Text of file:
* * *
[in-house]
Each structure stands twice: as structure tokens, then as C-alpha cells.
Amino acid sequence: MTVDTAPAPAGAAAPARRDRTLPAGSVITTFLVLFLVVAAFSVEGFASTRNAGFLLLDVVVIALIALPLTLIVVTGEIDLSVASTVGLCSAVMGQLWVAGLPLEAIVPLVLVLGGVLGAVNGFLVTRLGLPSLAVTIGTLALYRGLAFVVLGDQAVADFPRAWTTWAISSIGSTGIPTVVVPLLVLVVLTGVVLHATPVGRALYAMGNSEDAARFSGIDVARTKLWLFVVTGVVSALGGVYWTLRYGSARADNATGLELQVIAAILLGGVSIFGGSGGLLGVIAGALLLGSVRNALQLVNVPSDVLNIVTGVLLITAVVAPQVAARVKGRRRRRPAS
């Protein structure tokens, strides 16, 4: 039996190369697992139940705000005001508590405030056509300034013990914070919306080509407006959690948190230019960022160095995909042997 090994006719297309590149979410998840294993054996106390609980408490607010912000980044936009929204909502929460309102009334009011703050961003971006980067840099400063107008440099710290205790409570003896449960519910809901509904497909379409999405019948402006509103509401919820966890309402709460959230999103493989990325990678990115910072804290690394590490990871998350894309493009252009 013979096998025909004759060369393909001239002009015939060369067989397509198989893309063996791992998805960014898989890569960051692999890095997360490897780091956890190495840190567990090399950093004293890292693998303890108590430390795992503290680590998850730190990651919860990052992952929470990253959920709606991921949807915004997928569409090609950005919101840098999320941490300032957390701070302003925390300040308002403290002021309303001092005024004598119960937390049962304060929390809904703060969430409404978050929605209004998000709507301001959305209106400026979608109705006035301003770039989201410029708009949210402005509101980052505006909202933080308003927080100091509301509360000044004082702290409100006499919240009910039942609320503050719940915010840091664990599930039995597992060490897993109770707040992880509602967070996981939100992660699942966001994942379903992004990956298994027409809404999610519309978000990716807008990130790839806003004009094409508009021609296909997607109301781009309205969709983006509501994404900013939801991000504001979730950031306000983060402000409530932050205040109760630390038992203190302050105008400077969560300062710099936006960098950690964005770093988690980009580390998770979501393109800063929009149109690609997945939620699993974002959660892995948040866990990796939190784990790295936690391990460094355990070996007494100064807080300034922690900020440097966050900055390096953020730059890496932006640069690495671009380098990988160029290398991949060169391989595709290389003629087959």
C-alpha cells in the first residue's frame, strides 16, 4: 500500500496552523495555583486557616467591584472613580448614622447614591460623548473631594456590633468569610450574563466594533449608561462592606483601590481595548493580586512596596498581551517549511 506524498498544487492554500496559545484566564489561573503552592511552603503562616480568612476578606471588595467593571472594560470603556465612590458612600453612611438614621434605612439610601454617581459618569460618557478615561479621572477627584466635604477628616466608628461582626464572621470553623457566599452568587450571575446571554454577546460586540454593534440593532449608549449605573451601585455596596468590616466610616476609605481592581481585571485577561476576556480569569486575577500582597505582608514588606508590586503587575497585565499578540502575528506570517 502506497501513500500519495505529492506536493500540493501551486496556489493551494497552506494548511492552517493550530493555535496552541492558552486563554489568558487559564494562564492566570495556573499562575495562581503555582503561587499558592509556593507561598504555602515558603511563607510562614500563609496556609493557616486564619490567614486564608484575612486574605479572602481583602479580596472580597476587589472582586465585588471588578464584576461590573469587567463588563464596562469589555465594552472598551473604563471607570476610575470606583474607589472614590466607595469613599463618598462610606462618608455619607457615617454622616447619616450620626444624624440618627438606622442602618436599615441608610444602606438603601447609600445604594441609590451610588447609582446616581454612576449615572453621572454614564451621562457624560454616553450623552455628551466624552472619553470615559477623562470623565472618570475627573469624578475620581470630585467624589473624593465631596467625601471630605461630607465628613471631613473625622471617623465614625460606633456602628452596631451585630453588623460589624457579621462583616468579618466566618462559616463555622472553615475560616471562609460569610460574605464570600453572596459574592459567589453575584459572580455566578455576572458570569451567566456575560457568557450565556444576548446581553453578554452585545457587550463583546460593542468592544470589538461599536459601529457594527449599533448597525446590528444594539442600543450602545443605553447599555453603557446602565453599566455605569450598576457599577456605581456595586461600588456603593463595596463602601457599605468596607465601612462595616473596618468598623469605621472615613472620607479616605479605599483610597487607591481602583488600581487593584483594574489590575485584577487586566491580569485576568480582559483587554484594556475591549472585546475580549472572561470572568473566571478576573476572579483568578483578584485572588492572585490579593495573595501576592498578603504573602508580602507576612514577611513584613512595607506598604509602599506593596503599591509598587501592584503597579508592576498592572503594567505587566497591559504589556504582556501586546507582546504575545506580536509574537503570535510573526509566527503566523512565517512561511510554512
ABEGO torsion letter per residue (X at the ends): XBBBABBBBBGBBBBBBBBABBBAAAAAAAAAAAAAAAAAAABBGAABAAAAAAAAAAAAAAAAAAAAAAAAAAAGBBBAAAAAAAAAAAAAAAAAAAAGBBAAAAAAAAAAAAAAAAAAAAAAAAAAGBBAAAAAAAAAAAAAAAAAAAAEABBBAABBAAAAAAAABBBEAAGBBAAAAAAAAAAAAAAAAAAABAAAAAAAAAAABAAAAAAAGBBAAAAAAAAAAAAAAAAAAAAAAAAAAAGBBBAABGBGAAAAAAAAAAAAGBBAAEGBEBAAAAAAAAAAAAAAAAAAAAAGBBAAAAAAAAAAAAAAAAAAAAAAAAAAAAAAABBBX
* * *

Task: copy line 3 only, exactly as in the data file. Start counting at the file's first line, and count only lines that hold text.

Amino acid sequence: MTVDTAPAPAGAAAPARRDRTLPAGSVITTFLVLFLVVAAFSVEGFASTRNAGFLLLDVVVIALIALPLTLIVVTGEIDLSVASTVGLCSAVMGQLWVAGLPLEAIVPLVLVLGGVLGAVNGFLVTRLGLPSLAVTIGTLALYRGLAFVVLGDQAVADFPRAWTTWAISSIGSTGIPTVVVPLLVLVVLTGVVLHATPVGRALYAMGNSEDAARFSGIDVARTKLWLFVVTGVVSALGGVYWTLRYGSARADNATGLELQVIAAILLGGVSIFGGSGGLLGVIAGALLLGSVRNALQLVNVPSDVLNIVTGVLLITAVVAPQVAARVKGRRRRRPAS